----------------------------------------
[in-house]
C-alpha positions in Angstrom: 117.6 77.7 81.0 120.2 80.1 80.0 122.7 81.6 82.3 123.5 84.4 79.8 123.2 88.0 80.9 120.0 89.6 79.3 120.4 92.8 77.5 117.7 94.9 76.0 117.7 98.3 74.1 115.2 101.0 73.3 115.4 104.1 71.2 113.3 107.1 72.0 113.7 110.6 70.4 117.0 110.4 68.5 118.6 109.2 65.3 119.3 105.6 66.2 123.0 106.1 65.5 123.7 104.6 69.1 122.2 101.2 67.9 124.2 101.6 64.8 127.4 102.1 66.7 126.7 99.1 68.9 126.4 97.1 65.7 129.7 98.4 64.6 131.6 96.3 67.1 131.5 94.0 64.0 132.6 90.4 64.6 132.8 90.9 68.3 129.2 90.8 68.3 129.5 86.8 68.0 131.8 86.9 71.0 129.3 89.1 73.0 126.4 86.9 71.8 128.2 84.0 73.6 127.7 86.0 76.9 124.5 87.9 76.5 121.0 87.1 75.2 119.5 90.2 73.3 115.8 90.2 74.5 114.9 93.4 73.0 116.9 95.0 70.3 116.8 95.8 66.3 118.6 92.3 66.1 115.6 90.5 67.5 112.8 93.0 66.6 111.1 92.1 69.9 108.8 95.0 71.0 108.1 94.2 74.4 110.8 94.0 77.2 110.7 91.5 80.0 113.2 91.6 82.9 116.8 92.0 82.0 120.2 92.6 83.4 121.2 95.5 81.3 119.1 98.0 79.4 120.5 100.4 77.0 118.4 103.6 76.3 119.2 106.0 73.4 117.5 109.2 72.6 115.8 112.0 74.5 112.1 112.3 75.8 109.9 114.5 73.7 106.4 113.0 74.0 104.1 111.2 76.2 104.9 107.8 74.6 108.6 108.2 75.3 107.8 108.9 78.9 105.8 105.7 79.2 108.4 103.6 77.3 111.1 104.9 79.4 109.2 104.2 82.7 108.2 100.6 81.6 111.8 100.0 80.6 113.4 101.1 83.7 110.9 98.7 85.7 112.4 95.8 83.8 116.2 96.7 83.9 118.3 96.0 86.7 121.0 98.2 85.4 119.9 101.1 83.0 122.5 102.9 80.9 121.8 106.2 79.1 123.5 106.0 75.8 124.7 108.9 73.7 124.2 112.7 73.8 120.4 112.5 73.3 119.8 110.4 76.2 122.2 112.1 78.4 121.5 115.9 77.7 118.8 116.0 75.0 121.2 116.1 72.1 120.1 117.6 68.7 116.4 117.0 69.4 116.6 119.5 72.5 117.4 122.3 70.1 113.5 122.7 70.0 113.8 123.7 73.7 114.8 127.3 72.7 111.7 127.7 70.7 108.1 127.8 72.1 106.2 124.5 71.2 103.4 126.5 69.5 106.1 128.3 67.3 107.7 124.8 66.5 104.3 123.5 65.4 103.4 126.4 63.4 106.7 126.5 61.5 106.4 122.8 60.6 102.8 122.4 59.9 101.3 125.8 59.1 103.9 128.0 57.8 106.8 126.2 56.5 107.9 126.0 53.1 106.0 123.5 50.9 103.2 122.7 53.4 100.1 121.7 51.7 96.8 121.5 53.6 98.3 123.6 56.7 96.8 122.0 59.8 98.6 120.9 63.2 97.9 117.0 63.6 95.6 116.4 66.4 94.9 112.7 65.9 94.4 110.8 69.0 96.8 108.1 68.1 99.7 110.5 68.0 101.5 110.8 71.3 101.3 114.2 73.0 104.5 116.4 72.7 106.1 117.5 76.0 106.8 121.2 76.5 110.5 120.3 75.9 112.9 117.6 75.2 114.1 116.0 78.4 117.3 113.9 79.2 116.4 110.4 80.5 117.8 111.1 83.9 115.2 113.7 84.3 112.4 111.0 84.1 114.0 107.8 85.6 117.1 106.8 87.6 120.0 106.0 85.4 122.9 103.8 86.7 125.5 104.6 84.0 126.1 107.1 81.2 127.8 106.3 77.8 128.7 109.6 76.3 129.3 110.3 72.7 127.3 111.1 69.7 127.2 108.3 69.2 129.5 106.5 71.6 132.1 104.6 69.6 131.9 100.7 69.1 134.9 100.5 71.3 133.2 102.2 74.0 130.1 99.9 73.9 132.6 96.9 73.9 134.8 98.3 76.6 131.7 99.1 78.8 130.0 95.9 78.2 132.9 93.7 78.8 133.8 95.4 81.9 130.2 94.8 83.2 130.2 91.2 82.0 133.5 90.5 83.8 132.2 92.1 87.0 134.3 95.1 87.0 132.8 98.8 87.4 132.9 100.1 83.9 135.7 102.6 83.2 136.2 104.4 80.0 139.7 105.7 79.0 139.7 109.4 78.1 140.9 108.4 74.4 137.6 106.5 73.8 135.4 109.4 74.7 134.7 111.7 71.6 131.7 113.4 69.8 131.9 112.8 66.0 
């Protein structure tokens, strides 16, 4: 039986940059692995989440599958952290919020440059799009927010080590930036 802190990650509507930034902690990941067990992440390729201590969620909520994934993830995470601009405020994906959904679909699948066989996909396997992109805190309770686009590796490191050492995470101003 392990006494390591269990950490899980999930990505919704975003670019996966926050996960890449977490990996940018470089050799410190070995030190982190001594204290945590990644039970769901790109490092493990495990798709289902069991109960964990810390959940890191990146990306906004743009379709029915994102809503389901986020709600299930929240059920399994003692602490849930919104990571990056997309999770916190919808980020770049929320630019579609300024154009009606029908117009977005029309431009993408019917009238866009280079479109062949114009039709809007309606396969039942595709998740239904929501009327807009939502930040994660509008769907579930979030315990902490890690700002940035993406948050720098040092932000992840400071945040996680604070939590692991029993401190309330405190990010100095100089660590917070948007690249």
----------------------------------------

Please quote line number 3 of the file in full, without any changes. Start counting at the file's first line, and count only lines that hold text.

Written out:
């Protein structure tokens, strides 16, 4: 039986940059692995989440599958952290919020440059799009927010080590930036 802190990650509507930034902690990941067990992440390729201590969620909520994934993830995470601009405020994906959904679909699948066989996909396997992109805190309770686009590796490191050492995470101003 392990006494390591269990950490899980999930990505919704975003670019996966926050996960890449977490990996940018470089050799410190070995030190982190001594204290945590990644039970769901790109490092493990495990798709289902069991109960964990810390959940890191990146990306906004743009379709029915994102809503389901986020709600299930929240059920399994003692602490849930919104990571990056997309999770916190919808980020770049929320630019579609300024154009009606029908117009977005029309431009993408019917009238866009280079479109062949114009039709809007309606396969039942595709998740239904929501009327807009939502930040994660509008769907579930979030315990902490890690700002940035993406948050720098040092932000992840400071945040996680604070939590692991029993401190309330405190990010100095100089660590917070948007690249």